In July, Australia joined the United States, Japan and South Korea in Exercise Pacific Vanguard. Warships, submarines and aircraft took part in a range of exercises, including aerial warfare, live missile firings, anti-submarine warfare serials, gun firings, and advanced manoeuvres. This was the first time Pacific Vanguard had been conducted off the east coast of Australia and outside Guam.
The increasing tempo and reach of Australian participation in regional military exercises is compounded by the politically charged despatch of Australian warships and aircraft to the contested waters of the South China Sea and East China Sea.
Underpinning these military excursions has been the marked increase in Australia’s defence budget. For 2022-23 the allocation for defence (including the Australian Signals Directorate) stands at $48.6 billion, up from $21.7 billion in 2009-10. The 2020 Defence Strategic Update estimated defence spending to 2029-30 would come to $575 billion, allowing for investment in Defence capability of some $270 billion.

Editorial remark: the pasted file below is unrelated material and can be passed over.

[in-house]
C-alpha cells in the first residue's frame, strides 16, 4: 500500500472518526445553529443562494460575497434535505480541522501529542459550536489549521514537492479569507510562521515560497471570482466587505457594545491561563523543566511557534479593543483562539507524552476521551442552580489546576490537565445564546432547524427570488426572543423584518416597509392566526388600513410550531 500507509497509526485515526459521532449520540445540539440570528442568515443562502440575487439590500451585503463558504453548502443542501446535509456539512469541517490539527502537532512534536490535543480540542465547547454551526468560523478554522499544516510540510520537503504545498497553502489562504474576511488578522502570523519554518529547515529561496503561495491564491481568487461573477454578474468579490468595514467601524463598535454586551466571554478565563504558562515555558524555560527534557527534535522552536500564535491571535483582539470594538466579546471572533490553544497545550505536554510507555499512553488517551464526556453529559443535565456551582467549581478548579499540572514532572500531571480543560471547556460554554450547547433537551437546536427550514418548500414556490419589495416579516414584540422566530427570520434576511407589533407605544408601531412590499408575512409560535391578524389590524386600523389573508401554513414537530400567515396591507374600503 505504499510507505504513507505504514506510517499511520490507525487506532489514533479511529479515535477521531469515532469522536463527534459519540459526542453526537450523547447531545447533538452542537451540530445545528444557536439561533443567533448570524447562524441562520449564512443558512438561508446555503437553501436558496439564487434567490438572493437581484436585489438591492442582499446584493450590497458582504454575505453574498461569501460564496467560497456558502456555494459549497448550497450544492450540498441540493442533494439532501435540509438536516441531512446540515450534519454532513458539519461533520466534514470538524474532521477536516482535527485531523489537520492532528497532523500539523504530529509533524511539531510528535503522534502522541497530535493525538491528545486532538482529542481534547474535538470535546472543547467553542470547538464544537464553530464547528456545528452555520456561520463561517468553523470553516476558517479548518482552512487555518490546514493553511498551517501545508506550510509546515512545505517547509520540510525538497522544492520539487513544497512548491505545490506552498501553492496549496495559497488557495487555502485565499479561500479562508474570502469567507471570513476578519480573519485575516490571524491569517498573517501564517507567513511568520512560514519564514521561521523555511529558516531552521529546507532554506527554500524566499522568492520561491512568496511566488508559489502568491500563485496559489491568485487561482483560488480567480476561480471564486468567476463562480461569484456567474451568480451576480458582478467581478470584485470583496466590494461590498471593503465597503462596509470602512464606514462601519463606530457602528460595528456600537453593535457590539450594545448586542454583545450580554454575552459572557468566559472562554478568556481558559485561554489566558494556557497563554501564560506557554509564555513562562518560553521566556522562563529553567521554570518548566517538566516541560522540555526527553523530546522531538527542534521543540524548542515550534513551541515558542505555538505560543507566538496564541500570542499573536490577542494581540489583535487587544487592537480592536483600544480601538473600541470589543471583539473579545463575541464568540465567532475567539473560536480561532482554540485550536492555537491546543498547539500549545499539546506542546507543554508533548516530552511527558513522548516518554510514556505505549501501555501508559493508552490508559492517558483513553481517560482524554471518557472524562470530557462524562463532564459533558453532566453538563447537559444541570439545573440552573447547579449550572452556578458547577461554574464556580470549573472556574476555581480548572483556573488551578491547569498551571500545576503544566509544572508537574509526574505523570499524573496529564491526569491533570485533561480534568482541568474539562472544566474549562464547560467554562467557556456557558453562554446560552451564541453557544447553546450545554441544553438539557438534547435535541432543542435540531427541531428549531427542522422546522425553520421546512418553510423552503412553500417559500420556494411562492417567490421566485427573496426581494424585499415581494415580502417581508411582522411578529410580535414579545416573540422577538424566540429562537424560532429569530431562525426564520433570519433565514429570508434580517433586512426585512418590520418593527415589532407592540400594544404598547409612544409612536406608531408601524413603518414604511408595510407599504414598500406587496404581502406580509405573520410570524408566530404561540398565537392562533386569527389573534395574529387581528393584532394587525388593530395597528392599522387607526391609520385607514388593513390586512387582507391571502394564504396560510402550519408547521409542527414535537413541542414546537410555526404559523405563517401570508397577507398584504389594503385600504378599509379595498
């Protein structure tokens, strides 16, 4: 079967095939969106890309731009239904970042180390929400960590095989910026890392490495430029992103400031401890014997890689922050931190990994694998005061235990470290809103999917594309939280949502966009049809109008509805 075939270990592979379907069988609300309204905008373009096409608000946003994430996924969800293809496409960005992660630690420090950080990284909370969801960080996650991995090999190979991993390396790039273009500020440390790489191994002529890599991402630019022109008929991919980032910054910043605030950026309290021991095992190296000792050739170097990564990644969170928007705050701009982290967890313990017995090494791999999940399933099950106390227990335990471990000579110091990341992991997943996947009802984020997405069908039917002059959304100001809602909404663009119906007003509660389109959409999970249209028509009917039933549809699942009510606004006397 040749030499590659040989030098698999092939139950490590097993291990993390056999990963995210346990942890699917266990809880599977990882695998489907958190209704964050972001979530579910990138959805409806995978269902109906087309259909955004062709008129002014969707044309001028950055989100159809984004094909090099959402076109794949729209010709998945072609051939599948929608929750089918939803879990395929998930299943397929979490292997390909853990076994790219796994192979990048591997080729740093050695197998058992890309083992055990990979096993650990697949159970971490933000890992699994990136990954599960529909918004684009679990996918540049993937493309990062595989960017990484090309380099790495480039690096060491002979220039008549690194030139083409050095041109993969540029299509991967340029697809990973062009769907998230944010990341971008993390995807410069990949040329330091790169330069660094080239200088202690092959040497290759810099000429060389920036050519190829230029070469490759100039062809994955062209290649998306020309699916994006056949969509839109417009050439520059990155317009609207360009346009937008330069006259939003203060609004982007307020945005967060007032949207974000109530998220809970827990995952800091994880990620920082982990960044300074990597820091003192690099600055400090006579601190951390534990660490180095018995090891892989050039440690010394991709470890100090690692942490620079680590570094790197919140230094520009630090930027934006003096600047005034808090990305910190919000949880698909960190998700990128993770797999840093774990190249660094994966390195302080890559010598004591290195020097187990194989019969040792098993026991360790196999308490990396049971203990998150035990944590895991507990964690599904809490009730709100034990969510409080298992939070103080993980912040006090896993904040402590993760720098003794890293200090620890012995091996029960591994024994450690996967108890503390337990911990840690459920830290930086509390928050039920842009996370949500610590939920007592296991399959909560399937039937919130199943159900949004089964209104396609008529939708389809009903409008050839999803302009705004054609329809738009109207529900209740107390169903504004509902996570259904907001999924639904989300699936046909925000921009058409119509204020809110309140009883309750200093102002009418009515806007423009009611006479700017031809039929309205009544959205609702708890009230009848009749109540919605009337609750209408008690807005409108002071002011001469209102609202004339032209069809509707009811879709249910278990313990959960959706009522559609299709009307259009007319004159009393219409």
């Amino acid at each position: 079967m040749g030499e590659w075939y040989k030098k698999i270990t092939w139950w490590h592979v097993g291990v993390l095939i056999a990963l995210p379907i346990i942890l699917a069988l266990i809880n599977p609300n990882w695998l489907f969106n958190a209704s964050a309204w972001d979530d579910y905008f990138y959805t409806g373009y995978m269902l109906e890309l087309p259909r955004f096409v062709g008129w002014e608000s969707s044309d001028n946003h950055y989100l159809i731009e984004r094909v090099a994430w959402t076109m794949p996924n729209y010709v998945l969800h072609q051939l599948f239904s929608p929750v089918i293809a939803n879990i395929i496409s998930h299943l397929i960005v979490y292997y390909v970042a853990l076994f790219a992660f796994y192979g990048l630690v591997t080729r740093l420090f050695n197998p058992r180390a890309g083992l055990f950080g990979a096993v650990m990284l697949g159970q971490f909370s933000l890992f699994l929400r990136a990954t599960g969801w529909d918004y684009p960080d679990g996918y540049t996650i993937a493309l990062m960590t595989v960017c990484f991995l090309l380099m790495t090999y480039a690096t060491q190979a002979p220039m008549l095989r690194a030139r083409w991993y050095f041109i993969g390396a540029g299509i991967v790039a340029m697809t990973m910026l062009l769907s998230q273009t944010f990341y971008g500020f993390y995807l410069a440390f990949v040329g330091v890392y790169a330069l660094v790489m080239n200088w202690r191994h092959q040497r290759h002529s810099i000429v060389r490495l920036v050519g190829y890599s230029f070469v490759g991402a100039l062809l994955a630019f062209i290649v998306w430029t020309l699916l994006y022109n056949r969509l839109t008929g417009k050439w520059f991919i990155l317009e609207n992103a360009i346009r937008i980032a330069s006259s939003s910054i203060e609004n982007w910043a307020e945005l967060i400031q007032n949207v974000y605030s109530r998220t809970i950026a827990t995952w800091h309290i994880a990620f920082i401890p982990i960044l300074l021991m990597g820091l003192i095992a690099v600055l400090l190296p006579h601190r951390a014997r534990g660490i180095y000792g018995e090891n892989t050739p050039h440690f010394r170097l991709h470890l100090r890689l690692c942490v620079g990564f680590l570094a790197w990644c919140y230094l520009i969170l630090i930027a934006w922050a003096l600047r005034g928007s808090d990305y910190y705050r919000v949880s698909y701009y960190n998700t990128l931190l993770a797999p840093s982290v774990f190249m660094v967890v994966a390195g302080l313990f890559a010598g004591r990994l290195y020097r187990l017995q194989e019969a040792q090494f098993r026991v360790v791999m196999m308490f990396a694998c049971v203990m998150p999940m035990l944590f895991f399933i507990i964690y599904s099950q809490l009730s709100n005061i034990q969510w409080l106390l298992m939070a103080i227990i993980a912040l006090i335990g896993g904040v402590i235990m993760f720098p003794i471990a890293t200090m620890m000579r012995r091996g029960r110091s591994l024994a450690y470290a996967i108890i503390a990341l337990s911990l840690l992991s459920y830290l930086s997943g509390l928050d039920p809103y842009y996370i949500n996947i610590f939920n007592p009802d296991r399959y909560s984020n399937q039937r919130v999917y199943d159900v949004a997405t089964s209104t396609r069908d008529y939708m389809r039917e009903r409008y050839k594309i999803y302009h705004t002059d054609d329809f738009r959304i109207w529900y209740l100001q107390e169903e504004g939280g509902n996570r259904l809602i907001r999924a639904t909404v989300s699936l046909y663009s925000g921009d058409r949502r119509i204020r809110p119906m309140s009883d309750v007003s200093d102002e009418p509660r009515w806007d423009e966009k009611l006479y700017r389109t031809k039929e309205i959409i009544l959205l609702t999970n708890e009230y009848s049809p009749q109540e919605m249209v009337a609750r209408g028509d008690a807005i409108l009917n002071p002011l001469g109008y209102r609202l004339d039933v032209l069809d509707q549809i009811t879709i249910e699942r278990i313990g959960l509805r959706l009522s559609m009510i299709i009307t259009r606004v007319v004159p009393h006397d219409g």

The projected 10-year military modernisation program envisaged a major naval shipbuilding program comprising 9 frigates, 12 submarines and 12 offshore patrol vessels; an enhanced strike and air combat capability, notably the F-35A Lightning II Joint Strike Fighter; and enhanced capabilities in intelligence, surveillance and reconnaissance, space, and cyberwarfare.
One can safely assume that the purpose of the current Defence Strategic Review is to make the case for even more ambitious and accelerated investments in military spending. Such recommendations will no doubt rest on claims of a deteriorating strategic environment. Explicitly or implicitly, China will be portrayed as the villain in the piece, a rising power whose aggressive posturing is matched by a rapidly expanding capacity to flex military muscle.